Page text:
Being one of the originators of the “Screamo” genre probably doesn’t feel like much of an accomplishment. However, Silverstein’s longevity through the last ten years (in band years, that’s about 50) is an impressive milestone, especially when considering the consistently short life-span of the average “scream-sing-scream” group. We’ve seen them come and go, like sitting in the parking lot of a 7/11. When Broken Is Easily Fixed is arguably the best album to come out of the infamous genre, and they haven’t really looked back much. Silverstein has stayed within the cozy, yet restrictive, confines of Post-Hardcore throughout their career, and their latest album Rescue is no cause for any exception.
While When Broken Is Easily Fixed seemed to strain vocalist Shane Told’s vocal cords, undoubtedly causing some serious laryngitis, he’s built a routine delivery since Discovering the Waterfront, shifting from screaming to clean-vocals with ease and fruition. It’s come to a point where even the screaming vocals seem to lack the passion and desperation that was trademarked in the early part of his tenure. However, the guitar-work is impressive as usual, as Neil Boshart provides some always-excellent guitar leads, while Josh Bradford stabilizes with his notable rhythm riffs.
There are also a couple features guests on Rescue. Bayside’s Anthony Raneri provides his somberly acquiescent voice on the track “Texas Mickey”, and Counterparts’ Brendan Murphy in “The Artist”. In reality, not much has changed with this release, except maybe the overhaul of a concept, as there was in their previous work Shipwrecks in the Sand. However, a return to the formula that birthed success anew on Discovering the Waterfront is what we discover (see what I did there?) in Rescue. Albeit, making the same album with new lyrics, and a couple brand name guest spots doesn’t equate to progressivity. In fact, it seems the crew seems to be stuck in this “maze” of a genre, that is post-hardcore, or screamo, or blah blah whatever you want to call it. That being said, Rescue still contains an infectious trait: familiarity.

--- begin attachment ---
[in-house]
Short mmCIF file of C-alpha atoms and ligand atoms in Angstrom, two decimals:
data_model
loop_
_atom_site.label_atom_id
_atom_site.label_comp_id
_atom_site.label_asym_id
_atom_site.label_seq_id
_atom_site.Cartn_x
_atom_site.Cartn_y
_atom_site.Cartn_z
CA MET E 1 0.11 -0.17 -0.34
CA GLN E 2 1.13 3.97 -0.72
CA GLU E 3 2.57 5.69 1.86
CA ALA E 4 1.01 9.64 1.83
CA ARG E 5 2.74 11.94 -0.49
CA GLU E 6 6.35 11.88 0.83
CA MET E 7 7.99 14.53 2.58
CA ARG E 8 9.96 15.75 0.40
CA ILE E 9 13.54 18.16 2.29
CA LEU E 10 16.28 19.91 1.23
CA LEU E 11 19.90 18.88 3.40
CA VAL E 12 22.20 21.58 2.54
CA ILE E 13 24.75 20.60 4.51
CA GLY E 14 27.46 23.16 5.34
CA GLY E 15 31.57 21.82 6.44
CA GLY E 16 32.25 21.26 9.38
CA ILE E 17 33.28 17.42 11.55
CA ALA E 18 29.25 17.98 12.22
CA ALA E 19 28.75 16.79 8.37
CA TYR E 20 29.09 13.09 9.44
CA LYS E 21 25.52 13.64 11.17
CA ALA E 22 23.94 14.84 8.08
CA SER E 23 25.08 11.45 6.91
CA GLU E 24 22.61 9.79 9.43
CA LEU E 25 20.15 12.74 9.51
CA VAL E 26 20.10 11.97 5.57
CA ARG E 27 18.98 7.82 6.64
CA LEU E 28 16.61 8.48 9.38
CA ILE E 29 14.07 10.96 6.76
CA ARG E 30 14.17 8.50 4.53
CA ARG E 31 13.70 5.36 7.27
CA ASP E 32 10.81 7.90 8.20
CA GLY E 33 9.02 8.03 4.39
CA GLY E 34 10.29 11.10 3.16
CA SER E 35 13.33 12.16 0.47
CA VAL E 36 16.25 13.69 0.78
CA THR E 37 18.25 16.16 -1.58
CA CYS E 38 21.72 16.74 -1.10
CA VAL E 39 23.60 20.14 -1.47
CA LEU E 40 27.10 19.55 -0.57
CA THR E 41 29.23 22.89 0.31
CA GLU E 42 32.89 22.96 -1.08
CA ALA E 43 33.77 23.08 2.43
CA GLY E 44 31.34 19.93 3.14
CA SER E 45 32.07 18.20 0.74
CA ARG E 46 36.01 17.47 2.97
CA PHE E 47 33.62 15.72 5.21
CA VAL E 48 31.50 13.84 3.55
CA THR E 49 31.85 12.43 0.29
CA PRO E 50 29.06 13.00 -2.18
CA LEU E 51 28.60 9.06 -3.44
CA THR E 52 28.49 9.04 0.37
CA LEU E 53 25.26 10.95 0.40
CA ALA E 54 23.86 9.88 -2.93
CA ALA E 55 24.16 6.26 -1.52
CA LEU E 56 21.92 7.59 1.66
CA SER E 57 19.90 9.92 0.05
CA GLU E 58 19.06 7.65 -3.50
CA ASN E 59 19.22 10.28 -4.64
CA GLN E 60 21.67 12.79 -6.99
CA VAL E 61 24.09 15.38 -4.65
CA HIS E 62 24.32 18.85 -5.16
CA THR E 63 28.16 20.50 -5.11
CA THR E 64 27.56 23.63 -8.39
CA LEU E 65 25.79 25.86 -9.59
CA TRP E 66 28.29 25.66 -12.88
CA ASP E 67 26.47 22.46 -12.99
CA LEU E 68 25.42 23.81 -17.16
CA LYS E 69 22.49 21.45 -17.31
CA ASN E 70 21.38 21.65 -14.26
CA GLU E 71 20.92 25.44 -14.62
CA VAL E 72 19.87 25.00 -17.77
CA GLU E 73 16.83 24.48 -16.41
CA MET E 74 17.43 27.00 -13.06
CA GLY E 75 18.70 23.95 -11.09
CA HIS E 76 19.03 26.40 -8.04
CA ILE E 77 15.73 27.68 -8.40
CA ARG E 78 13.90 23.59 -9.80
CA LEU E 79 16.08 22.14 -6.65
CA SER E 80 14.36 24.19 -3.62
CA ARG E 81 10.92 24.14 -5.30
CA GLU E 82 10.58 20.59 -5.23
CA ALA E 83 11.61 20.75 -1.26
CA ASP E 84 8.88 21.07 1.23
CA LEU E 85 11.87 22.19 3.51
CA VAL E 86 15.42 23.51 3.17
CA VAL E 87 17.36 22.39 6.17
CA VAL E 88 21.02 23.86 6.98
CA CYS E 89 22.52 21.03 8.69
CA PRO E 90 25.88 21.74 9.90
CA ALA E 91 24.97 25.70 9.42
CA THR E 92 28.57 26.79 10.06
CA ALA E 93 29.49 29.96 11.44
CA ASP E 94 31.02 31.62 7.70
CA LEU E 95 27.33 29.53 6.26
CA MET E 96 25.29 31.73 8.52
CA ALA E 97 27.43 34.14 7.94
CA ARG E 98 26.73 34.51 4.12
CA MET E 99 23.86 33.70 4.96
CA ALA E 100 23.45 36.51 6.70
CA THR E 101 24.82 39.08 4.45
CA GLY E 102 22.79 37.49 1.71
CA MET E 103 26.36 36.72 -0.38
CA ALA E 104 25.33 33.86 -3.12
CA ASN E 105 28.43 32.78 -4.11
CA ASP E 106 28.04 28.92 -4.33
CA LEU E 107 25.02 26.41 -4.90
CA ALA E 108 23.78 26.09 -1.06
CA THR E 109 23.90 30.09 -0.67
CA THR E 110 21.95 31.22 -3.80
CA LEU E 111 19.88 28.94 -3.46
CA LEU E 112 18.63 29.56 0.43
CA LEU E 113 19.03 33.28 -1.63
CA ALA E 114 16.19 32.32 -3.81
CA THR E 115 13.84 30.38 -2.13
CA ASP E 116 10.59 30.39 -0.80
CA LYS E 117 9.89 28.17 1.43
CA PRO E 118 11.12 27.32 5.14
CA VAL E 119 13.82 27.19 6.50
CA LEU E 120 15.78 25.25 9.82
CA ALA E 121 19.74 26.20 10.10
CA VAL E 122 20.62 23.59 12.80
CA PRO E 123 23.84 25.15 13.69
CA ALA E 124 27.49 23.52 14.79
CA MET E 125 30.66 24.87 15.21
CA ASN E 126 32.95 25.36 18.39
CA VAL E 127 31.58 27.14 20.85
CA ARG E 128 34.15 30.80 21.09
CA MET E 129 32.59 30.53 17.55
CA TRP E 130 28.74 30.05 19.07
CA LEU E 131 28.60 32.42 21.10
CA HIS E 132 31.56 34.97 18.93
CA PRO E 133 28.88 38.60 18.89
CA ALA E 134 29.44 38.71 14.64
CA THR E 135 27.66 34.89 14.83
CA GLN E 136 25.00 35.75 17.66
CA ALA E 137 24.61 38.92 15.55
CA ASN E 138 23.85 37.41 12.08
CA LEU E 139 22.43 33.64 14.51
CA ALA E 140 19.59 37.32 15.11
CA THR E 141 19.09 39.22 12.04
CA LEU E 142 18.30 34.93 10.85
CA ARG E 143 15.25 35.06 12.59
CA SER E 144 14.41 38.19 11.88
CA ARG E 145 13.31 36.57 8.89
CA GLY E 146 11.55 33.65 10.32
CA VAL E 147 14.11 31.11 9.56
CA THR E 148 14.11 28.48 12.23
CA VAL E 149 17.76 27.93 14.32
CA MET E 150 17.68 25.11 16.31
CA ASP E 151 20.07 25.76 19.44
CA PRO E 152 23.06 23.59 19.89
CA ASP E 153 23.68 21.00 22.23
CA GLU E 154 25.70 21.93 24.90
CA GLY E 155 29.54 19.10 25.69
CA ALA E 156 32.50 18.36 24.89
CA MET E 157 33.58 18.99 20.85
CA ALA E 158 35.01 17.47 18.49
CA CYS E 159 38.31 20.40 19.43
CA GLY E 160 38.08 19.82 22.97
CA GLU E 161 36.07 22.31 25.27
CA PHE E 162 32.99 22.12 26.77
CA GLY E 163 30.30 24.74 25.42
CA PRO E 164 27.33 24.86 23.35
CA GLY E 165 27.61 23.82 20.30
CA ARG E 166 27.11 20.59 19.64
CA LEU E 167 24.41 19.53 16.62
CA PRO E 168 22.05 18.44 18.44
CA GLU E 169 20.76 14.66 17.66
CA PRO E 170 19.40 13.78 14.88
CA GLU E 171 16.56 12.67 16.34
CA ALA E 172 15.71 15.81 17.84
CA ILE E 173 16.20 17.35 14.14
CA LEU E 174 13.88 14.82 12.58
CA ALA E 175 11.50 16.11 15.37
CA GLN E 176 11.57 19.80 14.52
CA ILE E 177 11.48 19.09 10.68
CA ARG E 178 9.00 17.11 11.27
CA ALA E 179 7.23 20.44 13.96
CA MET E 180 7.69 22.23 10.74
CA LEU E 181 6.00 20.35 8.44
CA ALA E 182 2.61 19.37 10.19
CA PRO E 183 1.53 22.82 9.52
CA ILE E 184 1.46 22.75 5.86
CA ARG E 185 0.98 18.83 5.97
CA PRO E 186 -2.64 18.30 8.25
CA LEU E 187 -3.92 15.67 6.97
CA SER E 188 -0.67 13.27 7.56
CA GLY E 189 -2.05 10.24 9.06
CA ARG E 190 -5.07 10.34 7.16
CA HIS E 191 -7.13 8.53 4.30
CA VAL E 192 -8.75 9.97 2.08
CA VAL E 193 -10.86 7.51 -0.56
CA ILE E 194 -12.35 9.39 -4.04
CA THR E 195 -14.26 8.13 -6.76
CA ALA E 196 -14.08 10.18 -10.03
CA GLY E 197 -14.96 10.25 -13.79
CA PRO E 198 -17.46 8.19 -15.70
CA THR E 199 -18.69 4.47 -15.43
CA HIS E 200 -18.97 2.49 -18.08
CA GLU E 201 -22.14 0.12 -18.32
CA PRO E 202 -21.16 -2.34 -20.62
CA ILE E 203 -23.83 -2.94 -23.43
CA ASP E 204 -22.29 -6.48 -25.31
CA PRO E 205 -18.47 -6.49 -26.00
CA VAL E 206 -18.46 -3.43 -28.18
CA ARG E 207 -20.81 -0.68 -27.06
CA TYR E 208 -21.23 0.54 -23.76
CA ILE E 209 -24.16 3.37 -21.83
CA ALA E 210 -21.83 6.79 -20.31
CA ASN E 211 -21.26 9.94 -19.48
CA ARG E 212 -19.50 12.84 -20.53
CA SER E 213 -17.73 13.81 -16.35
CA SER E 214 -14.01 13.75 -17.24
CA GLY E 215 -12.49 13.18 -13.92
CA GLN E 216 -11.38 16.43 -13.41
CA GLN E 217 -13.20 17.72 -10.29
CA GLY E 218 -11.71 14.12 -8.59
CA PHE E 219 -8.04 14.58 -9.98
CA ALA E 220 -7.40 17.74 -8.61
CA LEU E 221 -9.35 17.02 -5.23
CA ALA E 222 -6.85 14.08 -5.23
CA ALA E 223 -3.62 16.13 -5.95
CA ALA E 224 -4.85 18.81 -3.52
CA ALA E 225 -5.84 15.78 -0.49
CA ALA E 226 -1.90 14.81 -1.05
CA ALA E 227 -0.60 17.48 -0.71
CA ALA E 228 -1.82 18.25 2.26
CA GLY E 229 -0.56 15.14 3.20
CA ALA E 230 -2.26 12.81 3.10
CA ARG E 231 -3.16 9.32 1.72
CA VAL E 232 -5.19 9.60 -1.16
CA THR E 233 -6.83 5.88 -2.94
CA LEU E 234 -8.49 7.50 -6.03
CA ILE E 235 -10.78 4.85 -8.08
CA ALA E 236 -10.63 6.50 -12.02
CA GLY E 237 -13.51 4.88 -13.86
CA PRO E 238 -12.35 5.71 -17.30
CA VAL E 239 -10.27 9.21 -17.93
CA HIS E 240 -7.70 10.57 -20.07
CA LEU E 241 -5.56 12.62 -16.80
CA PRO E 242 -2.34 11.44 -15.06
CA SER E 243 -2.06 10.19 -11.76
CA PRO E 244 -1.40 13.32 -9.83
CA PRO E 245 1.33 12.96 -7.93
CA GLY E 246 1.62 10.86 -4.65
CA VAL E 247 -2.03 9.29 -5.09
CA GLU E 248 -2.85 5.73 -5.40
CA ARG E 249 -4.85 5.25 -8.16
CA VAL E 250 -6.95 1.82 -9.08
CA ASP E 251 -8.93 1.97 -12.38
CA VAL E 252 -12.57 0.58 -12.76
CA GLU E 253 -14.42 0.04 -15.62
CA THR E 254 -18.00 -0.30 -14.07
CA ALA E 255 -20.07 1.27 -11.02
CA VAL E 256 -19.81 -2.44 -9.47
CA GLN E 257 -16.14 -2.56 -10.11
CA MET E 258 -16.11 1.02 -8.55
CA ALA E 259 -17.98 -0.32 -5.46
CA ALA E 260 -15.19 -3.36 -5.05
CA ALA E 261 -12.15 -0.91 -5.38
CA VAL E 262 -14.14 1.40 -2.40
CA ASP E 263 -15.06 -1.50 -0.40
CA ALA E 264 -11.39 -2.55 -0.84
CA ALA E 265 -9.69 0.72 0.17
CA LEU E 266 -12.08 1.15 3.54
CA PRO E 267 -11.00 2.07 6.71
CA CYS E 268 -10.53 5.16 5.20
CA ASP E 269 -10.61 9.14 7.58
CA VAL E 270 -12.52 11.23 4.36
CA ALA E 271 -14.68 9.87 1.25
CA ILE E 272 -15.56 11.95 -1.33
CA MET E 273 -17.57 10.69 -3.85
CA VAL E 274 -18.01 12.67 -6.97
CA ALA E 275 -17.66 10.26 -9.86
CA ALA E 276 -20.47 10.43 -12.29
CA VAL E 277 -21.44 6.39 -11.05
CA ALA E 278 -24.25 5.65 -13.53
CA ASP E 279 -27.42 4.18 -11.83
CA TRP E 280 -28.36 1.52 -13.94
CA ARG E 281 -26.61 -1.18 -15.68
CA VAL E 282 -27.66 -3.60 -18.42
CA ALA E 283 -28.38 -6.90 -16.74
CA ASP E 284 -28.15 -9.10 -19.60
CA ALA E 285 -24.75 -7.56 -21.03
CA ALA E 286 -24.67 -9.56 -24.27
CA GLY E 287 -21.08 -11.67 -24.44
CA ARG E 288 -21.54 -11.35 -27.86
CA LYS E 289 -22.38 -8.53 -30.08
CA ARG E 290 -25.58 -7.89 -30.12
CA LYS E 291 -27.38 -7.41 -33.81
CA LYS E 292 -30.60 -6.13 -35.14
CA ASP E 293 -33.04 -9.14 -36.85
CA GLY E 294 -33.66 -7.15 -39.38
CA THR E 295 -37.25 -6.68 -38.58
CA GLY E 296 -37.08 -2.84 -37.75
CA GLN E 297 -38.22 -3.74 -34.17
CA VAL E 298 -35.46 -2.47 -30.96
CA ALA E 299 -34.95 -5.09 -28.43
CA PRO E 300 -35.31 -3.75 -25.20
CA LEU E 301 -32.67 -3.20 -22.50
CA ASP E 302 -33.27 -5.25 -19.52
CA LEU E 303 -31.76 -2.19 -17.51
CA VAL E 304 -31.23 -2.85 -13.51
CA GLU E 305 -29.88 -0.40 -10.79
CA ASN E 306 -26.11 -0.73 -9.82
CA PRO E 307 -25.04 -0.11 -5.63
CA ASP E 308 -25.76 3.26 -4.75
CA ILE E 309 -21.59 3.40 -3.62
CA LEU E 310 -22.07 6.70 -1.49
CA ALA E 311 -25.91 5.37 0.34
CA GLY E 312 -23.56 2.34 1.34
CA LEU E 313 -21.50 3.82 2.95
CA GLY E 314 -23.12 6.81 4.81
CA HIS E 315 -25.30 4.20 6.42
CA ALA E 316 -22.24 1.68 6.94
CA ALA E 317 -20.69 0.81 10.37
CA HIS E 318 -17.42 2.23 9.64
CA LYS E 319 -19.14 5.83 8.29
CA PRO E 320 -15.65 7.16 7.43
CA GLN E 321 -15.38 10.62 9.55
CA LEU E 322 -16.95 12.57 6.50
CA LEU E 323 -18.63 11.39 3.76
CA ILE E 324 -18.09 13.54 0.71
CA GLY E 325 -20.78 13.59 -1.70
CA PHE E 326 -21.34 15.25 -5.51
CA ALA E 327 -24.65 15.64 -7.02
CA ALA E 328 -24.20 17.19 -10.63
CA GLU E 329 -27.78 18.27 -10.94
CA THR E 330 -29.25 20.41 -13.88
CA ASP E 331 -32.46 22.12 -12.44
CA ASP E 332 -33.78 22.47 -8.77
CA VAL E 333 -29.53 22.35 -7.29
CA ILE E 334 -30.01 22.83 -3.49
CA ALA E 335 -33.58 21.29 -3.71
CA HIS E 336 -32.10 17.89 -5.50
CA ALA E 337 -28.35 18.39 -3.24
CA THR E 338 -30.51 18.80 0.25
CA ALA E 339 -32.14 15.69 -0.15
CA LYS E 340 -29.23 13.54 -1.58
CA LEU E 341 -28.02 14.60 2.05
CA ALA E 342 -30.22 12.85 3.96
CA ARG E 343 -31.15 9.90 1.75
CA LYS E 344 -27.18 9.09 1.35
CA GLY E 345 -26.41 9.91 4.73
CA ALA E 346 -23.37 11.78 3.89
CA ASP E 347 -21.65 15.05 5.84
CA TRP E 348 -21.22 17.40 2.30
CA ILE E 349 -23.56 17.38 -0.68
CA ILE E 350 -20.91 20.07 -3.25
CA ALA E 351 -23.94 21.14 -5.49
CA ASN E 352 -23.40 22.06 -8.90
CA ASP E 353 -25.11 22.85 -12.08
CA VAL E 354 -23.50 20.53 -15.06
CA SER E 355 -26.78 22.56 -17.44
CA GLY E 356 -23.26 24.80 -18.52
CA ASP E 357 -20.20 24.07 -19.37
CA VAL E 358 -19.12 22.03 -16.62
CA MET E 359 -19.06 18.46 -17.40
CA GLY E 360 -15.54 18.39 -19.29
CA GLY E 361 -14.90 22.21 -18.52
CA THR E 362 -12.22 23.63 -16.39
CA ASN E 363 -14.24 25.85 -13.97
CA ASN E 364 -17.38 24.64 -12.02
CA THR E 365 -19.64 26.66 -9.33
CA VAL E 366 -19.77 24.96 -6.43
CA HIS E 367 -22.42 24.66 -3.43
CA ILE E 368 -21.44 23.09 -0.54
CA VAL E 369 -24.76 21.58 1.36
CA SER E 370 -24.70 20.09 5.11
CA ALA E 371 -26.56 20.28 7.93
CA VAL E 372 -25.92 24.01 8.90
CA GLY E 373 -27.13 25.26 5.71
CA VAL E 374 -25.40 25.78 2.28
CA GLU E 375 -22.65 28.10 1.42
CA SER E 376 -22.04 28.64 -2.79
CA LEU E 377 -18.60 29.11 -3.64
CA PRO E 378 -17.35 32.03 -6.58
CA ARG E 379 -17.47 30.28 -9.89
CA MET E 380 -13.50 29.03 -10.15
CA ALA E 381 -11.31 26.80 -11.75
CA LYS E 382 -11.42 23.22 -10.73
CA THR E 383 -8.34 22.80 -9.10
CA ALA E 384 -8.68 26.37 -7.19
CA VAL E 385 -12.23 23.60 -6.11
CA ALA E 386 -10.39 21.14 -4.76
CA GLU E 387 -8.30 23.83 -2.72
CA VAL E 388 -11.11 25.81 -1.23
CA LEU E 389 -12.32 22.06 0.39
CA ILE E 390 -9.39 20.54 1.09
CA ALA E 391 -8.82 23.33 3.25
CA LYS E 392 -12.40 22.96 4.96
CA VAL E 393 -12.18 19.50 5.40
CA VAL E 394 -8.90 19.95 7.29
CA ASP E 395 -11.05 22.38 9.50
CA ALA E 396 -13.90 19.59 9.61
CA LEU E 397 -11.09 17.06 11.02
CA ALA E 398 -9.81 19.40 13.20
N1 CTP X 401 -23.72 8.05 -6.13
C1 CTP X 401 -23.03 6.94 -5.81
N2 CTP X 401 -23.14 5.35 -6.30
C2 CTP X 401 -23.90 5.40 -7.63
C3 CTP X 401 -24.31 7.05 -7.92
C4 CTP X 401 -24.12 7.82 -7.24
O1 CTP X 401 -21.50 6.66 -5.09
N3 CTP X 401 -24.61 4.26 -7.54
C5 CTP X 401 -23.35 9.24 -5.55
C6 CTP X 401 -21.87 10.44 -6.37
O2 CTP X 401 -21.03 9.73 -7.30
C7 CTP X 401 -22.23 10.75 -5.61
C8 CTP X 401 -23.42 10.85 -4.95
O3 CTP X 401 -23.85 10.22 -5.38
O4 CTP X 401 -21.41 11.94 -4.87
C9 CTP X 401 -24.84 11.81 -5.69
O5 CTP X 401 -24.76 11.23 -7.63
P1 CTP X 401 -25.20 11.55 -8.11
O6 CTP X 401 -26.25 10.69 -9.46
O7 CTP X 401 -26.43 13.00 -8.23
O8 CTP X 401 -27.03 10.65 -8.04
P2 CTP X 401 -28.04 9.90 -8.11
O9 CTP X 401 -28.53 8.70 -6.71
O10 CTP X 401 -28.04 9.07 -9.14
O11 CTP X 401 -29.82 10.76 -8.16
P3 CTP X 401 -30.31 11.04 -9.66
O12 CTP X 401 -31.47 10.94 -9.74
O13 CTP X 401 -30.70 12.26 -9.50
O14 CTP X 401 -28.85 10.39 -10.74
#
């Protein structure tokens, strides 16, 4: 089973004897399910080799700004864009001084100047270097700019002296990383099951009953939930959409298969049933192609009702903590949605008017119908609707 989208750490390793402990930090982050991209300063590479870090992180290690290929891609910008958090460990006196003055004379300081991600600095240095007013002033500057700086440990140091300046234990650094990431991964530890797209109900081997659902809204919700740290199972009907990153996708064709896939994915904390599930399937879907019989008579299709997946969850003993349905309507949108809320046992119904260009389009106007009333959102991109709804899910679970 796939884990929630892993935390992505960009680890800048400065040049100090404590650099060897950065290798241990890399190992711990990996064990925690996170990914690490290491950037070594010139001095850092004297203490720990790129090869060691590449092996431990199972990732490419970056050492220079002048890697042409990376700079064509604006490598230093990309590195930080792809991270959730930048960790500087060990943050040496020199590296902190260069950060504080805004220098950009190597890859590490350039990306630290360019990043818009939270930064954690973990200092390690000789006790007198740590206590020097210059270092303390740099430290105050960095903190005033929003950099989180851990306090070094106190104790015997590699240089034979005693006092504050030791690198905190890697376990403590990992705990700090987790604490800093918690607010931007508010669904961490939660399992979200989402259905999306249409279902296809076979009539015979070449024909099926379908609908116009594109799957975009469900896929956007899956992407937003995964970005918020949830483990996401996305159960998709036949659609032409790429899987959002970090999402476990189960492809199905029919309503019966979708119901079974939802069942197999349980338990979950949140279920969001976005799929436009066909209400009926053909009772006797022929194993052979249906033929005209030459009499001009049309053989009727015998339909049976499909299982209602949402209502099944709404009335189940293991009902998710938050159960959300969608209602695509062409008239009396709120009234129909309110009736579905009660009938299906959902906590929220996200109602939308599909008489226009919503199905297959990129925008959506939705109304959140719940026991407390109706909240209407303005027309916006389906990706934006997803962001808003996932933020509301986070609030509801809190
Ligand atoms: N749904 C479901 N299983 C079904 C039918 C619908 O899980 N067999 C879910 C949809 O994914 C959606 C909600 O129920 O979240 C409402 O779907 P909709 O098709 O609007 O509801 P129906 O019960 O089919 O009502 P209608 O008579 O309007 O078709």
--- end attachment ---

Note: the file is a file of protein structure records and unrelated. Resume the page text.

Sure, comfort is found in this familiarity, but art isn’t made to be comfortable, it’s made to bring us out of our comfort zones into a world of difference and creativity. This is what we lack in Rescue.
3. Forget Your Heart
5. Good Luck With Your Lives
6. Texax Mickey (Feat. Anthony Ranieri)
7. The Artist (Feat. Brendan Murphy)
8. Burning Hearts
9. Darling Harbour
10. Live to Kill
11. Replace You
12. In Memory Of
Silverstein is a 5-piece post-hardcore band from Burlington, Ontario, Canada; formed in 2000. The band name was taken from the famous children's author Shel Silverstein.... read more